Tall Tales From The Field

The Lovable but Predatory Red Fox of Yellowstone

The red fox(Vulpes vulpes) is a mammal of the canid family (Others are wolves and coyotes) that leads a solitary life for the most part. Sounds like my life!  Mostly nocturnal( Sounds like my life), they are rarely seen during the day at Yellowstone National Park except in the winter when I was able to get these shots. All of these images can be purchased as either prints or downloadable files at http://dawn2dawnphotography.com/

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But they have a unique way of hunting for a meal during the winter because heavy snows force their main prey (mice and voles) to live under the snow. So how do you get under the snow? They’ve developed a technique that we call “mousing”  The ability to locate mice and voles under the snow. They use their keen sense of hearing for the sounds that their prey make in the snow tunnels below. Scientists have recently discovered that they have a magnetic compass and use earth’s magnetic field in determining their attack position. Seems like they have much more success when directing their attacks toward the northeast and not so good in other directions.

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Here’s one on the prowl. The red fox tend to hang out in open areas near tree lines, just like this one.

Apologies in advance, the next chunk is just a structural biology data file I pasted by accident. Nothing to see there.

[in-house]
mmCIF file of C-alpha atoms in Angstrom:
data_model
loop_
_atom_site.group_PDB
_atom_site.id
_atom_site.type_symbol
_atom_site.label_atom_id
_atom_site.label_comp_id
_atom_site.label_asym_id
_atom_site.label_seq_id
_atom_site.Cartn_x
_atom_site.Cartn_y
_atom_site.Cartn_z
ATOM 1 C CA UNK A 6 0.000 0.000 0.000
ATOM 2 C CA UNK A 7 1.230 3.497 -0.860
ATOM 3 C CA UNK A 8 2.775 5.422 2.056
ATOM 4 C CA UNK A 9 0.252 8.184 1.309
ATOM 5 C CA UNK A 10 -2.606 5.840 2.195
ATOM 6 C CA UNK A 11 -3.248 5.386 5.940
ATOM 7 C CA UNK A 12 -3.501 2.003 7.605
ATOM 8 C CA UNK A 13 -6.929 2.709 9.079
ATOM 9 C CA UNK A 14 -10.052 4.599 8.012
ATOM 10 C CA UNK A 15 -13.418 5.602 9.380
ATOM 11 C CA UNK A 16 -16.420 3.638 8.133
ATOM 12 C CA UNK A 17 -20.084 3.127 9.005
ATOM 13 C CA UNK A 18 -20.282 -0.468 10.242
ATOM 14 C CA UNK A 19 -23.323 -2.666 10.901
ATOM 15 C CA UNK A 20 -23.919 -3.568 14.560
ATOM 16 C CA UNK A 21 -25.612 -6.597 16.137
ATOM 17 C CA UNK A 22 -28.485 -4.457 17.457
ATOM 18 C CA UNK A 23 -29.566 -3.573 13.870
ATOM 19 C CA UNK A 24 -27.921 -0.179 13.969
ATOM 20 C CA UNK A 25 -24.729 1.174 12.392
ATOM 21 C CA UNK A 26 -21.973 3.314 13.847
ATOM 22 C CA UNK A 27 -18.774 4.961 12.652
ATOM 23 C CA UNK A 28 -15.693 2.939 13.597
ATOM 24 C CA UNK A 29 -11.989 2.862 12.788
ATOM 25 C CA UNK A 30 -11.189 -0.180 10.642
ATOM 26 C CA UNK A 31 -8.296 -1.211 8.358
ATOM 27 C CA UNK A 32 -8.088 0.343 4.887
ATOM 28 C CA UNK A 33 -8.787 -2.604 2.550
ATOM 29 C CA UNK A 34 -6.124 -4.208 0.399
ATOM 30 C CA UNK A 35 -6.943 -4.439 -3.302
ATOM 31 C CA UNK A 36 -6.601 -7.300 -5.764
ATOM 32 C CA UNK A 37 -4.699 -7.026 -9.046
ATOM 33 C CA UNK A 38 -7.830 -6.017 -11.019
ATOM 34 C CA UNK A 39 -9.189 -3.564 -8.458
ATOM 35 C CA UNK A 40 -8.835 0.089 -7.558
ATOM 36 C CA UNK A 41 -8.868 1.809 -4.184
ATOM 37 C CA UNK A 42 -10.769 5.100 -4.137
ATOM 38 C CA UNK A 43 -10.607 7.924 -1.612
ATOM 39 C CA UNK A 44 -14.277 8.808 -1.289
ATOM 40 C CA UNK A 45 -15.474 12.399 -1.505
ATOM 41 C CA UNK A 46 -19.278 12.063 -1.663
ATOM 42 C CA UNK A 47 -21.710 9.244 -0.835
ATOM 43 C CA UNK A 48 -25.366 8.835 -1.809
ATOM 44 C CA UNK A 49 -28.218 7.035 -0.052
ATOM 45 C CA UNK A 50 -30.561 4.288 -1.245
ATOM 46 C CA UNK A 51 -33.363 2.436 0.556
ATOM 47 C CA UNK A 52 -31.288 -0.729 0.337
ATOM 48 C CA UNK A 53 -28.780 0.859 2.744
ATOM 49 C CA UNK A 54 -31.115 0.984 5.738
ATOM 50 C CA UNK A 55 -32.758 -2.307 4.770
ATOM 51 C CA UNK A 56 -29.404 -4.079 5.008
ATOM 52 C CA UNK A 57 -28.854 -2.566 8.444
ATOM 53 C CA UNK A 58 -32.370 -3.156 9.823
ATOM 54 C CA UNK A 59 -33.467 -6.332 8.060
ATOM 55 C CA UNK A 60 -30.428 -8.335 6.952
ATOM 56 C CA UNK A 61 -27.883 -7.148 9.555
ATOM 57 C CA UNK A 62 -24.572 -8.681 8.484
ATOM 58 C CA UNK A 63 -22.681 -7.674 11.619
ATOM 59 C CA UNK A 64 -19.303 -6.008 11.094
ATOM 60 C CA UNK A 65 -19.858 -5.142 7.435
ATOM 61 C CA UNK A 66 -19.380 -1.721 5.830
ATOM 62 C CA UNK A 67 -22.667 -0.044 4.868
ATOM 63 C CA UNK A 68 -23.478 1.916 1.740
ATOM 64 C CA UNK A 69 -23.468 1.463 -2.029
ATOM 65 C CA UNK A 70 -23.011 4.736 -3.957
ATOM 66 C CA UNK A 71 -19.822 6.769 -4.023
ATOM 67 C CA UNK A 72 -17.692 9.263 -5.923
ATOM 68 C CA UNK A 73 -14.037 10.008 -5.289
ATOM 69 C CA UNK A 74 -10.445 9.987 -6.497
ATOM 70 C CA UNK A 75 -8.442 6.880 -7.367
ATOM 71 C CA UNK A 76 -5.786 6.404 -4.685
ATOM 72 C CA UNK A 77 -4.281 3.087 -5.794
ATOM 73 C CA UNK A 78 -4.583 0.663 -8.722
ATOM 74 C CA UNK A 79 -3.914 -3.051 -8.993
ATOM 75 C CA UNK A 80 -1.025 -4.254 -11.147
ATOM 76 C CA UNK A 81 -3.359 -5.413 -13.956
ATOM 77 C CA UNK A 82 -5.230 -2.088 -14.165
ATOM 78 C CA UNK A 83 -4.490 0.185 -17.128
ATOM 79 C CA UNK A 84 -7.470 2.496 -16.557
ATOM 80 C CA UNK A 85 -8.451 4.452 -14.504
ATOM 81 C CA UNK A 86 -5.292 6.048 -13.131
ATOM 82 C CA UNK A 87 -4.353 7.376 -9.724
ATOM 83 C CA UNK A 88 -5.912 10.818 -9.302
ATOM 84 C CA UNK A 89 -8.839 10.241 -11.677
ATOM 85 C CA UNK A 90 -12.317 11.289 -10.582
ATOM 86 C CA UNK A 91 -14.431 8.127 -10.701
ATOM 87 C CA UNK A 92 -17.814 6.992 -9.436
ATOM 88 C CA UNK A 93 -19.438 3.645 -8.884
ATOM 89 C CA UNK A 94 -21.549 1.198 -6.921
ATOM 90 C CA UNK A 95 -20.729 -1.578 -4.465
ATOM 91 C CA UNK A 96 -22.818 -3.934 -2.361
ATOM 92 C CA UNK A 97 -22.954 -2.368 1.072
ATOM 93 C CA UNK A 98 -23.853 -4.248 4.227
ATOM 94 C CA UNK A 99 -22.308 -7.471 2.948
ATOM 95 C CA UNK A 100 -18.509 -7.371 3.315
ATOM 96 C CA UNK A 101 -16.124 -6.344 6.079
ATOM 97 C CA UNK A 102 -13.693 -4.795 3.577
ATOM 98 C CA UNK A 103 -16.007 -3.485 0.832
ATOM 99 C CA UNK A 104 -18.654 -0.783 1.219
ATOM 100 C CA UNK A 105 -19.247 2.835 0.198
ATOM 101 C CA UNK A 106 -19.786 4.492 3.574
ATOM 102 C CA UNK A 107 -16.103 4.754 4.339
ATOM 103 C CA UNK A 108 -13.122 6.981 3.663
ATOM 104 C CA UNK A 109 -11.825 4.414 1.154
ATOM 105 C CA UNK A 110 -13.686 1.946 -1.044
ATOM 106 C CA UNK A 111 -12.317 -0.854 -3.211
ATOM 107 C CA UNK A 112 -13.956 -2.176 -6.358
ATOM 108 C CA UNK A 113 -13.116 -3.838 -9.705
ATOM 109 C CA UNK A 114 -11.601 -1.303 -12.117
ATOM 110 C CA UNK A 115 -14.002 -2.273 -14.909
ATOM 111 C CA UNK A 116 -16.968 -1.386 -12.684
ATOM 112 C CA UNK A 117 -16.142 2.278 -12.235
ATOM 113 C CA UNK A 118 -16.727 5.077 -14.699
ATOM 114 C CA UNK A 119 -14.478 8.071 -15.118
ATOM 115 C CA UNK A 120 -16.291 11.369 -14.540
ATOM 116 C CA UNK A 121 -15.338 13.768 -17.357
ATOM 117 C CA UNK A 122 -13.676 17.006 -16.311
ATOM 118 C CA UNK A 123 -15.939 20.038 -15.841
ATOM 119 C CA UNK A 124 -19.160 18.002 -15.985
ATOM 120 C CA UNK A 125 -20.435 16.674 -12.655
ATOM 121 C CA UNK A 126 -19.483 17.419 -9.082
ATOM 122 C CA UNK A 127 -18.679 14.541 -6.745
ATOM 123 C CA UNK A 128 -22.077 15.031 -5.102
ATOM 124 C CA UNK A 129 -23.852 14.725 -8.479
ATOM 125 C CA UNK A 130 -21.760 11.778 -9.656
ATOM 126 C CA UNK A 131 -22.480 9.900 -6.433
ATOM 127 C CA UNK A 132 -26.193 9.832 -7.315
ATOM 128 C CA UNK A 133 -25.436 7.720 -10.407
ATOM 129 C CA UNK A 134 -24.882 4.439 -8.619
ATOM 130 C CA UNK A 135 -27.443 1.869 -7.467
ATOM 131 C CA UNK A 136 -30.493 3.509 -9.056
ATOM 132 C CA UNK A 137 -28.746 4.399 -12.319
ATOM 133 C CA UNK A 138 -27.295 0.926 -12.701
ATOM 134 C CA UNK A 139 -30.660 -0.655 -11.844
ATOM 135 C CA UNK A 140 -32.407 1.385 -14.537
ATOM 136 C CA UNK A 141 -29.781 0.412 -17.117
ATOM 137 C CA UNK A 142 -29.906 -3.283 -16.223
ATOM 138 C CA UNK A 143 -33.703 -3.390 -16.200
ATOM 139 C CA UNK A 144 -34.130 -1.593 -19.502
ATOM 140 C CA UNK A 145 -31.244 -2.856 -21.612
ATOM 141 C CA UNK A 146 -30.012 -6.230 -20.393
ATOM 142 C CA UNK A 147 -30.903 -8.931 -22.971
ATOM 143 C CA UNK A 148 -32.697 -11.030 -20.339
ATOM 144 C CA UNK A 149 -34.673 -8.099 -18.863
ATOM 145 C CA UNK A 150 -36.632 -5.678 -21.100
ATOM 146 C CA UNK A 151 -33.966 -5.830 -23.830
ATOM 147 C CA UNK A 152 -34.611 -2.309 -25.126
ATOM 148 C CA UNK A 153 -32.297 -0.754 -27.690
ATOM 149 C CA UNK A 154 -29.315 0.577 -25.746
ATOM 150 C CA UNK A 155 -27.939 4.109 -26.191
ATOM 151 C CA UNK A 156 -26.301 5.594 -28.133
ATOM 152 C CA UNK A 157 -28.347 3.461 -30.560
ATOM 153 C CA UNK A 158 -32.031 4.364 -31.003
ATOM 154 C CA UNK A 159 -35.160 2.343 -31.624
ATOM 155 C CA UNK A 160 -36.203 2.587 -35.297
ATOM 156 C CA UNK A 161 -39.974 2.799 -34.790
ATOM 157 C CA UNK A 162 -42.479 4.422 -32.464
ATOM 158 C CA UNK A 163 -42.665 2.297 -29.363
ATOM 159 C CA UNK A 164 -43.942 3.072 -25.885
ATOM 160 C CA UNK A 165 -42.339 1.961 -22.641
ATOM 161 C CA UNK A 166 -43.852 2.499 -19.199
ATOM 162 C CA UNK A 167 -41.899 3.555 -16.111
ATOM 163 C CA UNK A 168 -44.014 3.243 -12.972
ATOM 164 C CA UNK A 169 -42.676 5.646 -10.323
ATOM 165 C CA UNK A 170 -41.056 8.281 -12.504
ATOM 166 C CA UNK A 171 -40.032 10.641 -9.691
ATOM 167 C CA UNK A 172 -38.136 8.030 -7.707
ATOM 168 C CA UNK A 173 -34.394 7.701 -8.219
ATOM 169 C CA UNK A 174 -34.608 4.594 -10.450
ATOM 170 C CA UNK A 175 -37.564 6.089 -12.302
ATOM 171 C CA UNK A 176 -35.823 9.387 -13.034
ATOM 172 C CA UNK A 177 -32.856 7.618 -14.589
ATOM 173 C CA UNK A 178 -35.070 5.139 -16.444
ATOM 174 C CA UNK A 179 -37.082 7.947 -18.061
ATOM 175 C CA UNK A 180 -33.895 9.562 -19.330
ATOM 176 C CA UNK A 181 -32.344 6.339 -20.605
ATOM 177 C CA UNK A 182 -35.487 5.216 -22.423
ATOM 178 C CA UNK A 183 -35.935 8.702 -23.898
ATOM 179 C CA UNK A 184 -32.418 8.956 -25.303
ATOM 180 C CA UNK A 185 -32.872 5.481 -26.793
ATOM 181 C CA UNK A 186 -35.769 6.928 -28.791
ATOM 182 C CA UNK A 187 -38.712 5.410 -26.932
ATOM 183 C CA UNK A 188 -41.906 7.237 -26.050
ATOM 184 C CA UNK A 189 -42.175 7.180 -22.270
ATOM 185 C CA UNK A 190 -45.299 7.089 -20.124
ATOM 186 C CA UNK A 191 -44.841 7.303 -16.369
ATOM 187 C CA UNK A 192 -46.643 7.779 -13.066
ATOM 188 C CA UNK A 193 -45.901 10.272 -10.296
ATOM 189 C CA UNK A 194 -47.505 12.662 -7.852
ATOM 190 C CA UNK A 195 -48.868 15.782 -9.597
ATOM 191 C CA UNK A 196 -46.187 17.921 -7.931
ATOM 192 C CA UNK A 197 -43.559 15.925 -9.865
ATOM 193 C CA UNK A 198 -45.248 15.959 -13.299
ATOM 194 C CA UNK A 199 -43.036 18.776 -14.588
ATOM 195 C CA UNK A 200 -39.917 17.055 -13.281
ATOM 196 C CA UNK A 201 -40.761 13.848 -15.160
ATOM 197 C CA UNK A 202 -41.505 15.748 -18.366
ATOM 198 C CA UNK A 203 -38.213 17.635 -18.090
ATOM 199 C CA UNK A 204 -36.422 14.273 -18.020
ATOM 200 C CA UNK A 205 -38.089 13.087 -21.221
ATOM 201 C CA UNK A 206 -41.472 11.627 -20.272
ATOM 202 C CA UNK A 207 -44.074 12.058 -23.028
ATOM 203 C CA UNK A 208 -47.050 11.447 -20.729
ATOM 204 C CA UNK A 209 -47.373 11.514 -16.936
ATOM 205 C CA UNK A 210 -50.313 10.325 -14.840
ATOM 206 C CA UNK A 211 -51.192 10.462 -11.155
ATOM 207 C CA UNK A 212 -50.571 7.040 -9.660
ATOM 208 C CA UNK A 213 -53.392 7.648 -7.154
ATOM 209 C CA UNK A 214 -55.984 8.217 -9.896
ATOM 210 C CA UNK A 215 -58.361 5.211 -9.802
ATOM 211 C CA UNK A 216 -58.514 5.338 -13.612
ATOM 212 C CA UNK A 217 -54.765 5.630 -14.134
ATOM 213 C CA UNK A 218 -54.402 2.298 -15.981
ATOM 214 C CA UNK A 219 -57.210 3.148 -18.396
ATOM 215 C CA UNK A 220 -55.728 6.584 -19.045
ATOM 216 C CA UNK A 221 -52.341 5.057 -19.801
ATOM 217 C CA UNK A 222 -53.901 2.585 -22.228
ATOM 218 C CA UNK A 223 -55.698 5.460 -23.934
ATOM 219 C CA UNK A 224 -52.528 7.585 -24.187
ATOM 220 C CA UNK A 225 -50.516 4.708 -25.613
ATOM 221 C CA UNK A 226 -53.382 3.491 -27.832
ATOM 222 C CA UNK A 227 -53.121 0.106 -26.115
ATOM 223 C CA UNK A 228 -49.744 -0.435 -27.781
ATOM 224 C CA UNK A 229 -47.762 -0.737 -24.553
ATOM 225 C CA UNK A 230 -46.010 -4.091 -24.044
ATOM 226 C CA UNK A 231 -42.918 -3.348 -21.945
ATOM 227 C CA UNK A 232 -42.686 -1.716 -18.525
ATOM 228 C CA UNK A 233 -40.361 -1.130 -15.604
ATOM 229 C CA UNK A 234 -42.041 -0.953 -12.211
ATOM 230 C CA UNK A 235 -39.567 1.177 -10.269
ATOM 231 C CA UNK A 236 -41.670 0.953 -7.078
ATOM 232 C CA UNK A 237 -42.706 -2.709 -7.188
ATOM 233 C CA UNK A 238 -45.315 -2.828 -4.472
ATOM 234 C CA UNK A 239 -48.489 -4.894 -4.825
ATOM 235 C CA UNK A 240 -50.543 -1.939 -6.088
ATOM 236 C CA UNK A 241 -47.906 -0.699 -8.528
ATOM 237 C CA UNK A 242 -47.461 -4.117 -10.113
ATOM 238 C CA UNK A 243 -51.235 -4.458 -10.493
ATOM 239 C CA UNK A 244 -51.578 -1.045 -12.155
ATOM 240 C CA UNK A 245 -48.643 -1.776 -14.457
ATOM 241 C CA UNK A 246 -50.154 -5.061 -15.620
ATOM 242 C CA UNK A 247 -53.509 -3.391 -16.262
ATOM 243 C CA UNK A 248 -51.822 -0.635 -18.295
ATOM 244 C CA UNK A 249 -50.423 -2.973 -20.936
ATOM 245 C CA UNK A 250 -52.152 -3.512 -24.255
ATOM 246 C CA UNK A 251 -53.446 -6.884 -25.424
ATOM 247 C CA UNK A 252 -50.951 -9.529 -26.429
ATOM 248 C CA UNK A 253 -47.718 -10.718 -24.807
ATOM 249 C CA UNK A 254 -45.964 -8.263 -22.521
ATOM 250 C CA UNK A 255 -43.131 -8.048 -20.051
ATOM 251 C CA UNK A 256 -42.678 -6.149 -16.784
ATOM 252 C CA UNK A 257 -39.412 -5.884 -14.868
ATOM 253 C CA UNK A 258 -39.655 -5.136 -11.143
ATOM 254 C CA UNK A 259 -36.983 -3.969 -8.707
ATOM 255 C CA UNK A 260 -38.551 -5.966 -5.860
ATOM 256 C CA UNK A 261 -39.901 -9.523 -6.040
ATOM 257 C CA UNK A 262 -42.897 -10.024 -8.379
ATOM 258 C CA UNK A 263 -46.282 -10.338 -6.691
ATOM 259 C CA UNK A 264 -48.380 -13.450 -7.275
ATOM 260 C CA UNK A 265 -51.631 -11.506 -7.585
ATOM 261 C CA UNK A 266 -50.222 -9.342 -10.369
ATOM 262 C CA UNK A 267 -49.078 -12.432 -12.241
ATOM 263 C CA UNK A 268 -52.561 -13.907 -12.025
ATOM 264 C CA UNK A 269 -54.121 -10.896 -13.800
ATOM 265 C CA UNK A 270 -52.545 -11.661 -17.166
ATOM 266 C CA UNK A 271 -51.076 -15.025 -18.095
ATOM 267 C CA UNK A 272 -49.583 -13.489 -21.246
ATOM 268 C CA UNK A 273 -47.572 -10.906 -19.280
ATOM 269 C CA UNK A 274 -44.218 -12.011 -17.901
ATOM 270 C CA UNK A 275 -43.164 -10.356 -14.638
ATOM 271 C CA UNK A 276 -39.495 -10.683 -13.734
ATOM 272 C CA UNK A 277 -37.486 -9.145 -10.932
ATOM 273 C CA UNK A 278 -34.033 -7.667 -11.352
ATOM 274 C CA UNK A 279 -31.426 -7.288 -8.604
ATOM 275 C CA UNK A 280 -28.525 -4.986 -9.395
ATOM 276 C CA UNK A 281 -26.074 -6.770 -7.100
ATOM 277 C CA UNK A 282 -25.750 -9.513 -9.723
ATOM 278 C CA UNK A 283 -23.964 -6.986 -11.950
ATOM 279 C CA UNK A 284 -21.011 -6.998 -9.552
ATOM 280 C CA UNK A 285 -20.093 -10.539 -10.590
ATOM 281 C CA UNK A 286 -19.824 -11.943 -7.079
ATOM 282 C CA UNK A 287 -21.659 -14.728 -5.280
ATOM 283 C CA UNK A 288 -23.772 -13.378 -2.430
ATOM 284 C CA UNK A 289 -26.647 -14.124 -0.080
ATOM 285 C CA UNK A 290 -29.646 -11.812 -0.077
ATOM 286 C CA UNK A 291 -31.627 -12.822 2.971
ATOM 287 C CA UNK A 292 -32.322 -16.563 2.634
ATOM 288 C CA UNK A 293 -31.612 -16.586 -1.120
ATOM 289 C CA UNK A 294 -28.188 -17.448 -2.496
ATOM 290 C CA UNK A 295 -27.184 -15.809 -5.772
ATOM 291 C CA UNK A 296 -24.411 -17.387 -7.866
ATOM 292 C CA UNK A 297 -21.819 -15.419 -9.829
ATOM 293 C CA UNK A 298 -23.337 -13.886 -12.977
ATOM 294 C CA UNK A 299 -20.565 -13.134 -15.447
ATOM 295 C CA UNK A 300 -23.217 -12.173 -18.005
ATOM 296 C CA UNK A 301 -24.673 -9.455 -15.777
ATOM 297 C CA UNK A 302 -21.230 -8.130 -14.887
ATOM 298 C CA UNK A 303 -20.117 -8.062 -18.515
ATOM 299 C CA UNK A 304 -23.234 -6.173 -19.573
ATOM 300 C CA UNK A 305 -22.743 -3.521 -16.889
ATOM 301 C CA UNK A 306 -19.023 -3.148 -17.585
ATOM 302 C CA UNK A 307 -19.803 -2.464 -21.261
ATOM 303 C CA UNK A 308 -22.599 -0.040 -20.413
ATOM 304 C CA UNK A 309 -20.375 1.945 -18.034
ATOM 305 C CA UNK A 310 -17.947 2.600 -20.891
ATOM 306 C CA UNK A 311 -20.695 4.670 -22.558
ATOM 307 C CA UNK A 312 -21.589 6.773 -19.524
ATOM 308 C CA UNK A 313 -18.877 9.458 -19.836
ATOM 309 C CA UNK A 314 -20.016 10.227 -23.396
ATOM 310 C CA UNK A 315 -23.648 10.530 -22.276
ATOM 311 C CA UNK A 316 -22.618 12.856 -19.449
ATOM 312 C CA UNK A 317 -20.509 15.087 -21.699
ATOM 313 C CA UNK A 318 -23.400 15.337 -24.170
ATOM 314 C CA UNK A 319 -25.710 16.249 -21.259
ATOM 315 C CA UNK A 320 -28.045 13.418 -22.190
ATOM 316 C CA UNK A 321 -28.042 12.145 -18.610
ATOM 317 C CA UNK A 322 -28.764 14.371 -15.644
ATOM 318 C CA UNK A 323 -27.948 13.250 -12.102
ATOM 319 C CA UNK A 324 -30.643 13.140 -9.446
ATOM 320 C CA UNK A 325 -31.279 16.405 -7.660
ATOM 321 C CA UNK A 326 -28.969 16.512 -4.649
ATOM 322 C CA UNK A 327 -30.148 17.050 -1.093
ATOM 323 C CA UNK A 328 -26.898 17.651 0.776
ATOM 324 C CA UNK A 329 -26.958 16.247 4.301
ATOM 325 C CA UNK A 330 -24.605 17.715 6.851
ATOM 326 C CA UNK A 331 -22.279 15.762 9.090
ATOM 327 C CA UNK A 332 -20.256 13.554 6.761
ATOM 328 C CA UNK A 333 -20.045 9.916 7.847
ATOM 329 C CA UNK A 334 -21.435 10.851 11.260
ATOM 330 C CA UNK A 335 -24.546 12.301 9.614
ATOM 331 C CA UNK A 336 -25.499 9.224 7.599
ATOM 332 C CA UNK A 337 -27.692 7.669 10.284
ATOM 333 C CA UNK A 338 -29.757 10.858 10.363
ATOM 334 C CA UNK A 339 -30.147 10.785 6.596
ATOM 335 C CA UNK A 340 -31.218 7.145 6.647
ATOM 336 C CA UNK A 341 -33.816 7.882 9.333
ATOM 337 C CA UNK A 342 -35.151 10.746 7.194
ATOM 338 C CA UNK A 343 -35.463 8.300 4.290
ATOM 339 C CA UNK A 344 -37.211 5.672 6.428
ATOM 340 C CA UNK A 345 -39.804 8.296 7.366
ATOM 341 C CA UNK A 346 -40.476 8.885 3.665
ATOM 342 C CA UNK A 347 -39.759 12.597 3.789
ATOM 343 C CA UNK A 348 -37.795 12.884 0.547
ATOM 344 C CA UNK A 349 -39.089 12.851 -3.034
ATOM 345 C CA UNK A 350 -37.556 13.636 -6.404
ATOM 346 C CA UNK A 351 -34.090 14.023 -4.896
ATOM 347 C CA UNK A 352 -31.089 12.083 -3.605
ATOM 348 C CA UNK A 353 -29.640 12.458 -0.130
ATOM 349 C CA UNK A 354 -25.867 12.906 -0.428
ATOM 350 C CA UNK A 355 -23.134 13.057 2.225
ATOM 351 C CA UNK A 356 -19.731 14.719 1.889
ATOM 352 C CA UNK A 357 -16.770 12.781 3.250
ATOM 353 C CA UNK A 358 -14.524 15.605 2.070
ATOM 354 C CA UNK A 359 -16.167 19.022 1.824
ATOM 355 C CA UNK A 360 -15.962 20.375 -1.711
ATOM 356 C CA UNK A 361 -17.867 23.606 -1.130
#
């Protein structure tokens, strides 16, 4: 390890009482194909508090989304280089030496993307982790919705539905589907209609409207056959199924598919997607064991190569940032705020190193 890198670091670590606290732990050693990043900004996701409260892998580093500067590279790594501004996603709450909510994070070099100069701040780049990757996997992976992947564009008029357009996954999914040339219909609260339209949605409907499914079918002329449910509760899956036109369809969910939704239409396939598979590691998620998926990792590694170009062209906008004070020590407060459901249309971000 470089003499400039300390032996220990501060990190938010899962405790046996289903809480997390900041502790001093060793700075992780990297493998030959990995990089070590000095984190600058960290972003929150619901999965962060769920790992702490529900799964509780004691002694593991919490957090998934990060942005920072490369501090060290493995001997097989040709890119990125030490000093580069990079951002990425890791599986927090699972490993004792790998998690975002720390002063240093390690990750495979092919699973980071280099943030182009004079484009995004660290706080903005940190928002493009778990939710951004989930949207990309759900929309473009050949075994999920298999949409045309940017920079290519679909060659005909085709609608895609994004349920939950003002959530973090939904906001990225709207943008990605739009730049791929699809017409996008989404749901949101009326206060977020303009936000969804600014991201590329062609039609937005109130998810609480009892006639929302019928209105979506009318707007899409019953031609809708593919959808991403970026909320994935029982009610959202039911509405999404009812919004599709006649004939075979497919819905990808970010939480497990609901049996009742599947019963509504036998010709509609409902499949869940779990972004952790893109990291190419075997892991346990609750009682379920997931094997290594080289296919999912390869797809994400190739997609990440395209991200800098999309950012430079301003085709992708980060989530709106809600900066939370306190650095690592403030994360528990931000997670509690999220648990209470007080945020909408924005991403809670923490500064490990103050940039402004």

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I like how they erect their ears and cock their heads.

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This one stood there for a few minutes, listening, but wandered off.

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He’s launching!

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He’s definitely on to something. Voles must be shaking in their booties.

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“Help me, I’m stuck”

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They don’t have to eat too many of these. Adult foxes average 9-12 pounds in weight.

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” I can’t stop now, I’m on a roll”

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